Just because I don't like my body, doesn't mean I have to hate everything about myself.
At the moment, I don't enjoy going out - I mean, I love doing things with friends and family, but I don't like how I look, I don't give much thought to what I'll wear other than to ask myself 'Do I look fat?' - If I'm going to work, the obligatory fat pants will be worn under my clothes, if it's the weekend, I tend to wear baggy jumpers and stay away from anything tight or figure hugging.
OK, so that won't change over night - I really hope that by Christmas I am a size 14, wearing nicely fitted jumpers and feeling good about myself.
However until then, I'm trying to think about what I do like about myself, focussing on that and trying to motivate myself to continue to eat healthy whilst the weight comes off and my size changes slowly.
The main thing I actually like about myself is my hair.
Which is really funny considering it was the one thing I HATED about myself when I was growing up,
You see, I am white.. with 2 white parents, however had afro hair. I don't mean just frizzy, I don't mean 'curly' I mean afro... really, really afro - My Mother took me to a hair specialist who said I had twice as much hair as 'normal' white people - two hairs to each follicle apparently - not that I cared at the age of 7, I just cared that I was getting bullied every single day when I went to school.
See what I mean? Really, really afro hair and I utterly hated it. It was hard to brush, I couldn't copy any celebrities or have my hair like any of my 3 sisters - Growing up in small village in Wiltshire, there were no other races, it was boringly 100% white people with a single hair salon and village shop - the local stylist had literally no idea what to do with me or how to treat my hair, so she used to cut it off, to within 2 inches of my head.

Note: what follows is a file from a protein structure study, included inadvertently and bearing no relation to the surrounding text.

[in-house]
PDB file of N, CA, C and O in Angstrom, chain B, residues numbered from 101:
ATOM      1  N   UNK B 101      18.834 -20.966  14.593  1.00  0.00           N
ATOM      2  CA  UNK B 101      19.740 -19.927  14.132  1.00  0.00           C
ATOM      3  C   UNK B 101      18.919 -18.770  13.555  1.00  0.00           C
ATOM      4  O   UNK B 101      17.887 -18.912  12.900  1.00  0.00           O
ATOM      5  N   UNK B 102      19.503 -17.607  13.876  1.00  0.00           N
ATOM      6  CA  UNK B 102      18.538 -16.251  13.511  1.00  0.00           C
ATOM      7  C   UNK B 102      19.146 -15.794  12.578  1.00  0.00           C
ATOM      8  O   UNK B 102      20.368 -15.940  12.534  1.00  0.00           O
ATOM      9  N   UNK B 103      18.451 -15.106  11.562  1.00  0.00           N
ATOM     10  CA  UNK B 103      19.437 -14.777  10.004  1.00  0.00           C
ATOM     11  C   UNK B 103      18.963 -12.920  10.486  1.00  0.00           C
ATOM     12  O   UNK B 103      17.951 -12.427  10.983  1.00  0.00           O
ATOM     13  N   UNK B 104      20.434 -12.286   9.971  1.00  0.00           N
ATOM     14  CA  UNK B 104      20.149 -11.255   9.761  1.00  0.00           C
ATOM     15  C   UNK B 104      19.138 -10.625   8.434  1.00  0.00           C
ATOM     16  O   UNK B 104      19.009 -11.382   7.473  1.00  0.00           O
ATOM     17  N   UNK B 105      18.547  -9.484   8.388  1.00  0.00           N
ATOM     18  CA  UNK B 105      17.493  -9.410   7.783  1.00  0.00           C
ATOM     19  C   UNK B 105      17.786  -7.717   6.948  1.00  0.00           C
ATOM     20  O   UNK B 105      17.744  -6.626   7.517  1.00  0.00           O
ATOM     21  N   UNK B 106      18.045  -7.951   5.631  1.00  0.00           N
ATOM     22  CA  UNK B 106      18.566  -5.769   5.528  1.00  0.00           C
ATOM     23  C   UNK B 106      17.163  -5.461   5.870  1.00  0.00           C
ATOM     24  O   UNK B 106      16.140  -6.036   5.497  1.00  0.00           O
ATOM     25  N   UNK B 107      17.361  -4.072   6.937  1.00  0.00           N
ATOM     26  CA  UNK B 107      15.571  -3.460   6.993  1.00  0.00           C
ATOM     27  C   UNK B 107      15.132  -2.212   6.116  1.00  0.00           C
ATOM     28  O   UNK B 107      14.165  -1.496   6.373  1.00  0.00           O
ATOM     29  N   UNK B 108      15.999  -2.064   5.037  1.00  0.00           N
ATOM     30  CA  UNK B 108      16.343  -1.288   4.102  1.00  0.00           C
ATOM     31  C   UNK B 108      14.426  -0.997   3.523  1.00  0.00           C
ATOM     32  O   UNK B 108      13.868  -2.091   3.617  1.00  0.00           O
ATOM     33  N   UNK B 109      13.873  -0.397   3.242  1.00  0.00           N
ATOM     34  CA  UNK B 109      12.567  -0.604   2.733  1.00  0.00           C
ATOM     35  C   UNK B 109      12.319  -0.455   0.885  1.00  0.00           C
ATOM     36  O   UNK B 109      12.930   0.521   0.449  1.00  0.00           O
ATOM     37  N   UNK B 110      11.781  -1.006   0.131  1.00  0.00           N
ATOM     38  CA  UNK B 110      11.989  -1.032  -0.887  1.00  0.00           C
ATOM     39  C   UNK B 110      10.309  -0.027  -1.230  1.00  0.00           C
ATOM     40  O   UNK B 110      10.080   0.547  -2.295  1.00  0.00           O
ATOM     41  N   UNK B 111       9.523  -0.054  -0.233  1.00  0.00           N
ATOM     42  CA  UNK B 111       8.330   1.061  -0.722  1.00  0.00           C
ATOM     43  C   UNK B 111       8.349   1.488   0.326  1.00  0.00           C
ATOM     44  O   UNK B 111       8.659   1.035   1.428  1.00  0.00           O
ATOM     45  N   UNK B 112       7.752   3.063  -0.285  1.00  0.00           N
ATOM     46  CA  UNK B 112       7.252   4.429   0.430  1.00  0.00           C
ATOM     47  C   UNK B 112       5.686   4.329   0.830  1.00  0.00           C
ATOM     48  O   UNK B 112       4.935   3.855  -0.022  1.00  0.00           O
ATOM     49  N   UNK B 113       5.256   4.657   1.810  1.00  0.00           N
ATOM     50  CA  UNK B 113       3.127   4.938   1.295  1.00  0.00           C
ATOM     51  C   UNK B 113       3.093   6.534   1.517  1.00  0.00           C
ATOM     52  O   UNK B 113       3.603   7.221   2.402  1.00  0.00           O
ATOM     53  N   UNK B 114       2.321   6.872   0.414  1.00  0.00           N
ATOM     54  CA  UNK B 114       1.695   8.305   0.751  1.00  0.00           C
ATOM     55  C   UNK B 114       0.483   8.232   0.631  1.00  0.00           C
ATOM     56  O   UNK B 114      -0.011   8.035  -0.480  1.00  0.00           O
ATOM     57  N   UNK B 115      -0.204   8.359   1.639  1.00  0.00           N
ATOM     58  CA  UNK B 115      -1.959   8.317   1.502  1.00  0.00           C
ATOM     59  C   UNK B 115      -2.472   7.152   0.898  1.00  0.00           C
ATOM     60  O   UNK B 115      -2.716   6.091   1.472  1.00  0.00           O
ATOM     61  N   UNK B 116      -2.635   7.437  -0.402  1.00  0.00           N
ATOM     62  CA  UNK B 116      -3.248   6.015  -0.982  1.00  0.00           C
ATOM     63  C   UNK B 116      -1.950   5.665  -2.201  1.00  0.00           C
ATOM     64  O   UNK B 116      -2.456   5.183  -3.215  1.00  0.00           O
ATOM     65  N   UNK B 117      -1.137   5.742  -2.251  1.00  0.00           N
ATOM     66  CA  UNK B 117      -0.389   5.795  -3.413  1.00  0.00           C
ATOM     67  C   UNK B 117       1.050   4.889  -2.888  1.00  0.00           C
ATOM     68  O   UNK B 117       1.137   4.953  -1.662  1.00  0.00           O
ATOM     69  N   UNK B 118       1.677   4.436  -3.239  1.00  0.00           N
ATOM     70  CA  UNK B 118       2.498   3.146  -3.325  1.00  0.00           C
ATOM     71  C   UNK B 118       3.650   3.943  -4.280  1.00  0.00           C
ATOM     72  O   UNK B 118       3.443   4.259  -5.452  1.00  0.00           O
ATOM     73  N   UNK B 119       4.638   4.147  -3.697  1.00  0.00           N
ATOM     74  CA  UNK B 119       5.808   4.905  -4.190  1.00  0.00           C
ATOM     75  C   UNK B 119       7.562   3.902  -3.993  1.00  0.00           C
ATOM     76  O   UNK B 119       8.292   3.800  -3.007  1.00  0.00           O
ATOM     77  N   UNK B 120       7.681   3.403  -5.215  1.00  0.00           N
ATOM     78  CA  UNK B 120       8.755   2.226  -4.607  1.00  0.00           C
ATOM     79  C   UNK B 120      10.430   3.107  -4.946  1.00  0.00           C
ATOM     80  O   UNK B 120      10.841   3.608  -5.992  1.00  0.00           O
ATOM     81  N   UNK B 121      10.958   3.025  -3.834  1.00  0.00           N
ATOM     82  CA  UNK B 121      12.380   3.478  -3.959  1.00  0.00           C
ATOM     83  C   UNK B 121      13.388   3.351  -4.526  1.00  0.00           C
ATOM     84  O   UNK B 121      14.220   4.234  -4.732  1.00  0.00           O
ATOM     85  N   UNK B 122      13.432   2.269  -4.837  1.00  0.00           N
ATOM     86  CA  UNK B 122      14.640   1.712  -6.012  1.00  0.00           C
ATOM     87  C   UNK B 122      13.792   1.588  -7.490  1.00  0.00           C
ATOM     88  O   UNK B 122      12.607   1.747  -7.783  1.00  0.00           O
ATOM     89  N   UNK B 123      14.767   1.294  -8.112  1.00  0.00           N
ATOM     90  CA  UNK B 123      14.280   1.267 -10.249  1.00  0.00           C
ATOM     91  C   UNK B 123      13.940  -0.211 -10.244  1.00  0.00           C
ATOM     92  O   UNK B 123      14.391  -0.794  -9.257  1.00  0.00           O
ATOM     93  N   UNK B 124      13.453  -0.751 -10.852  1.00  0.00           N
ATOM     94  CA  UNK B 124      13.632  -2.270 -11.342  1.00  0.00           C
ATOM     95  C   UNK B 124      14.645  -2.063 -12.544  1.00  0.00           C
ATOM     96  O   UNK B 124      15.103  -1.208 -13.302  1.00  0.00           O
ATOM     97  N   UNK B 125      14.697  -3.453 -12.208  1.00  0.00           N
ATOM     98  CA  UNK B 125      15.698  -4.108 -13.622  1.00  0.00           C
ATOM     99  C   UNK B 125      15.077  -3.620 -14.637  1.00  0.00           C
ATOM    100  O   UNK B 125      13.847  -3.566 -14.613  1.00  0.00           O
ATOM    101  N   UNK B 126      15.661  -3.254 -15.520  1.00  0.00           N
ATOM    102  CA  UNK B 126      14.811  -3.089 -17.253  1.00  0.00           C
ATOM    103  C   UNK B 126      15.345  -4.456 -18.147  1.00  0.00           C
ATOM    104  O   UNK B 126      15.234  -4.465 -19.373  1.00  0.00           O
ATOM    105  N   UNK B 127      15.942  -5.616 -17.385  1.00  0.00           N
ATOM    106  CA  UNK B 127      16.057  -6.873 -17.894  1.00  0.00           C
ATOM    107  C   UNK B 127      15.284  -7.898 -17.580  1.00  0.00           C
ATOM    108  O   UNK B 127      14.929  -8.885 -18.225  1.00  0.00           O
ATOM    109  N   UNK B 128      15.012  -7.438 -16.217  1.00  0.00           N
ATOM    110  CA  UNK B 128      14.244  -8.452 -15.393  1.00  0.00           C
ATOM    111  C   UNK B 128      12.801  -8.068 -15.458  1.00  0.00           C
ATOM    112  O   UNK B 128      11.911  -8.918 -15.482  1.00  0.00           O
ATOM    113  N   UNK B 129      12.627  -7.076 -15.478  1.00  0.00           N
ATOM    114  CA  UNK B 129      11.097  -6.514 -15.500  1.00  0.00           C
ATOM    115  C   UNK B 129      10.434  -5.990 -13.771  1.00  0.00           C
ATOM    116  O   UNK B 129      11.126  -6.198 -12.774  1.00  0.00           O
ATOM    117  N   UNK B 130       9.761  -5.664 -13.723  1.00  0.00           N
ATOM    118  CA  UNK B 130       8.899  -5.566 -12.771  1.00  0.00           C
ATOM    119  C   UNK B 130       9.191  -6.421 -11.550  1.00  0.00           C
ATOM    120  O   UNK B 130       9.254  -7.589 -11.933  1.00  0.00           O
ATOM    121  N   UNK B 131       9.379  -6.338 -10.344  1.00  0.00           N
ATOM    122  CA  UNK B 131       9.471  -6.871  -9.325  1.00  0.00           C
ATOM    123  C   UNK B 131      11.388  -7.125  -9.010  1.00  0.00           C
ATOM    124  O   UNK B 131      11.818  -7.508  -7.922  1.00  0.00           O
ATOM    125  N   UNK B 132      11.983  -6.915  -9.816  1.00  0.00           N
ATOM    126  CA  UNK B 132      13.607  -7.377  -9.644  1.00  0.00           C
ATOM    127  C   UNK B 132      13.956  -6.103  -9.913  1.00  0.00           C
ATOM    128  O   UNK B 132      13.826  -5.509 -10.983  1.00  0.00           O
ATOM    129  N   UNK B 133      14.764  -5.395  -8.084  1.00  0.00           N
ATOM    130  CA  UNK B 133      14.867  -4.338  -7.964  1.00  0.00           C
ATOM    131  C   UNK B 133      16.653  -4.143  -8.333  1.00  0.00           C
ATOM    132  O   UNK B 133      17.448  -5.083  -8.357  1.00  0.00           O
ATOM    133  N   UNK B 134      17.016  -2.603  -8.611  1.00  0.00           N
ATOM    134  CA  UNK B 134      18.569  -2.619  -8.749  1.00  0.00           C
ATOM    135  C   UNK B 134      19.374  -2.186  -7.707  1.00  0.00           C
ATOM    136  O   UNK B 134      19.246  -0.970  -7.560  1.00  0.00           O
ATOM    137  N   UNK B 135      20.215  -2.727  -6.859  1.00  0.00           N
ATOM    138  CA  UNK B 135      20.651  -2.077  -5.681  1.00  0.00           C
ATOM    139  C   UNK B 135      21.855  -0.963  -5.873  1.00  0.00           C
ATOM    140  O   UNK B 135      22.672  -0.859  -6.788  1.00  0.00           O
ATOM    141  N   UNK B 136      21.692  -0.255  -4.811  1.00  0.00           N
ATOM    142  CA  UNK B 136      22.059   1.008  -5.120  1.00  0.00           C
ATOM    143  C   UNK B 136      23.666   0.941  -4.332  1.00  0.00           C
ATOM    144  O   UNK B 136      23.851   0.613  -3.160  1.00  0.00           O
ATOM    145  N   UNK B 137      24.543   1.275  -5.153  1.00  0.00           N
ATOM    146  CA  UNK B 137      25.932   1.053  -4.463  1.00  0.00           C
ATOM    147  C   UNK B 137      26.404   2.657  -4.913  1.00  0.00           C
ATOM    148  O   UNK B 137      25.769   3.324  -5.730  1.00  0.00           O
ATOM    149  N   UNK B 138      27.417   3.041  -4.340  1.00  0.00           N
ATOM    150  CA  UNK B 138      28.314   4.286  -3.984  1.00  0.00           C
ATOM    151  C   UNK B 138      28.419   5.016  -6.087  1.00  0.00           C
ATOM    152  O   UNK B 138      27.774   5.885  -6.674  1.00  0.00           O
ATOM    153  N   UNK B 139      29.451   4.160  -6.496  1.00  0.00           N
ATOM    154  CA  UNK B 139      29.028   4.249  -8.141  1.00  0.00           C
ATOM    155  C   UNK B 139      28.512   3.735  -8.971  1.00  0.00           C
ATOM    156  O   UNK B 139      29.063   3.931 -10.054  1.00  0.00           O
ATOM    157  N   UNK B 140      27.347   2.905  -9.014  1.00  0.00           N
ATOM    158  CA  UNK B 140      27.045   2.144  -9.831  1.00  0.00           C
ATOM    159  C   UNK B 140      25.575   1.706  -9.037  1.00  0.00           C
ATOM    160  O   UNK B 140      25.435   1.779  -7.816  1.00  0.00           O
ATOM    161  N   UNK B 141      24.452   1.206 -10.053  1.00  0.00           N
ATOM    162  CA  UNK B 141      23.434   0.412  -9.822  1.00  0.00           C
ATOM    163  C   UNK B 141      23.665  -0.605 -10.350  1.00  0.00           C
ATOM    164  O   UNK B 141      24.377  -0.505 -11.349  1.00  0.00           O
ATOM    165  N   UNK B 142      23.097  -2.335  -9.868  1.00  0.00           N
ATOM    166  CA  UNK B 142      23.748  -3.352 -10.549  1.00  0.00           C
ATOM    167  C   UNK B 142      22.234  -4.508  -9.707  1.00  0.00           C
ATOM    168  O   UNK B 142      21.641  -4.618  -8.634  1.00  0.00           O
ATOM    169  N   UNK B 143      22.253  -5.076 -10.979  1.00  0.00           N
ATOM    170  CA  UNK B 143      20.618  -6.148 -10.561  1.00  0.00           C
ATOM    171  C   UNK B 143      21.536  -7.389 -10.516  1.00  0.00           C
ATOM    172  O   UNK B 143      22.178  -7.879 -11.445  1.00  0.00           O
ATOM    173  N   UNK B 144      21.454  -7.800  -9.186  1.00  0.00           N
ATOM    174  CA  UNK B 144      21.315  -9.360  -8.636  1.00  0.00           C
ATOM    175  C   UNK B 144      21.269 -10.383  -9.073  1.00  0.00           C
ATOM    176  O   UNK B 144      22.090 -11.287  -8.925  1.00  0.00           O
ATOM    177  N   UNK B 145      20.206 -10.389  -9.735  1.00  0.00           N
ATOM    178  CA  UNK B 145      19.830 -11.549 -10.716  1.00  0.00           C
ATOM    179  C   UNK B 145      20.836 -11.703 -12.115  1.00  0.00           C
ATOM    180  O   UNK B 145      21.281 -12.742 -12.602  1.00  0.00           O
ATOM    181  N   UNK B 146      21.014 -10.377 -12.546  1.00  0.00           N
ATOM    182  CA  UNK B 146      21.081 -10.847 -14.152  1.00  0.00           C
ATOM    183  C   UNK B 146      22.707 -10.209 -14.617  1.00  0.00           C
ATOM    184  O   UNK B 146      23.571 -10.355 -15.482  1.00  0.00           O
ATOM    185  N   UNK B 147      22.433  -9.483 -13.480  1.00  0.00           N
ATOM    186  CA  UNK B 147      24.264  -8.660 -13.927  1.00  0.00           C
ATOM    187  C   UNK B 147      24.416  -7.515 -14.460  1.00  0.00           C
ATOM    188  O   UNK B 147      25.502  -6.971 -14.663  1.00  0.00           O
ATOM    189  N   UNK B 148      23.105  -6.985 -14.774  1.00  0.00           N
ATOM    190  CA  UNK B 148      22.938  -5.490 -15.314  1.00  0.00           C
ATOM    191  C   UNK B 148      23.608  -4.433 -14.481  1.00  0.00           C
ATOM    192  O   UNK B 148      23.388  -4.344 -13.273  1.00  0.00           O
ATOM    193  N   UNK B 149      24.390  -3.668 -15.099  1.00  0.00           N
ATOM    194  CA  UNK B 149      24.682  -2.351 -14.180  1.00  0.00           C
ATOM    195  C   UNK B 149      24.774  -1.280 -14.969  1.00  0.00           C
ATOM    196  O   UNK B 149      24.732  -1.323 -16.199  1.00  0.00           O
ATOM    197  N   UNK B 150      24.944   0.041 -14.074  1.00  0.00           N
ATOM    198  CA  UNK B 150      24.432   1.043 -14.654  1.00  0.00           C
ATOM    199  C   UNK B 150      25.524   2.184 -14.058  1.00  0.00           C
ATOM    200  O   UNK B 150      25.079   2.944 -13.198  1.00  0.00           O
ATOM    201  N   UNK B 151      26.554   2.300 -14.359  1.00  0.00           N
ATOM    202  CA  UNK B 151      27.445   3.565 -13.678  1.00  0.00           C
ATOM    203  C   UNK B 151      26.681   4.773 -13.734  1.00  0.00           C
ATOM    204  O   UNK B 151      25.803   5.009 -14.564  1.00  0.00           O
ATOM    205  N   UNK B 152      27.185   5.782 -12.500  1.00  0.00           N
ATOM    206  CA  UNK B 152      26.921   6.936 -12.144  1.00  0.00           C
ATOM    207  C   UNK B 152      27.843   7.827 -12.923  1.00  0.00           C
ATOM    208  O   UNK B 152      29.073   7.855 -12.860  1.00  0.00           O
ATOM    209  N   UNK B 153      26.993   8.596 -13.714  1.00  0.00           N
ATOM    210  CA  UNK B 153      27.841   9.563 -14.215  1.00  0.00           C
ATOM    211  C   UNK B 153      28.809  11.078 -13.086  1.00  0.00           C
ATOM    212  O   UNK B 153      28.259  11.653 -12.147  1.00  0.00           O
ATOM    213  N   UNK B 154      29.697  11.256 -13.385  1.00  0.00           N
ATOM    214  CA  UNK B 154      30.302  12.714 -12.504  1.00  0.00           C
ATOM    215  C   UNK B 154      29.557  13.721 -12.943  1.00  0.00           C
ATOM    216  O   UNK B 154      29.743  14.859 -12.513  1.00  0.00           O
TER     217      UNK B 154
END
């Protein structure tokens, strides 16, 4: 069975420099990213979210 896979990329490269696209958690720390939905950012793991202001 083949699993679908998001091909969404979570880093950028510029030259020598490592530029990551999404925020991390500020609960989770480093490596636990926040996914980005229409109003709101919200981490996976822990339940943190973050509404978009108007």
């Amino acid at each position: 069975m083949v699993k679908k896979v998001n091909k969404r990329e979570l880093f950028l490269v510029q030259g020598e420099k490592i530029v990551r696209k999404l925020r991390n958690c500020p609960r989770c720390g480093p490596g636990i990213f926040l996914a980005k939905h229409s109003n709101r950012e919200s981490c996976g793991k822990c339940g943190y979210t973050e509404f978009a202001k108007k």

It was awful - every day I had to endure children my own age bullying me. I even remember one day, when my Mother asked me to post a letter, I went into the post office and as I went in, there was a very tall man with a moustache - he took one look at me, and my hair and said 'You're such a little freak, aren't you?'
I've never forgotten that incident as that's how I felt - a freak, someone on the outside looking at all the 'normal people' with 'normal hair' who didn't get such abuse and vitrol. I hated my hair - how on earth could this get better?
Secondary school was better - From the age of 9 I told my mother I didn't want my hair cut and by the time I went to secondary school, it was long enough to tie back tightly.
And that's what I did for years and years, not letting anyone see what it was really like.. but not enduring any bullying.
When I was 17, I saw an advert in the local shop about hair braiding - phoned up, and went along to meet to lovely black women in Salisbury who took one look at my hair and said 'You won't need any hair extensions!' (apparently if you try and braid normal white hair, it can make you look bald) and from the ages of 17 to 22, I used to get my hair braided every 3 months - It was amazing, I loved it - OK, so it wasn't 'normal' and I still got comments, but they were mostly compliments 'Wow, your hair looks amazing'. Plus I could tie it back, put it in pig tails.. have some semblance of normality which was extremely welcome.
When I did my PhD, I shared an office with a black woman who also had afro hair - She used to go to a local hair salon and one day, I went with her. I spoke to the woman in charge and casually mentioned that I also had afro hair and could they maybe do something about it?
That conversation 12 years ago was a turning point.
My eyes were opened to all these amazing straightening / relaxing products. I wasn't a 'freak' any more as the salon had seen it all before 100's of times, I was normal and it was amazing. I was treated with respect, rather than as a sideshow attraction by some of the more 'mainstream salon names' and I've never looked back.
So if I can feel that way about my hair - going from utterly hating it and wishing I was never born with it, maybe I can change how I feel about my body? Going from wishing I looked like some of the women on TV, to actually liking myself and how I look.
I think I'll have succeeded when I think 'I wouldn't want to change myself - I like how I am' :-)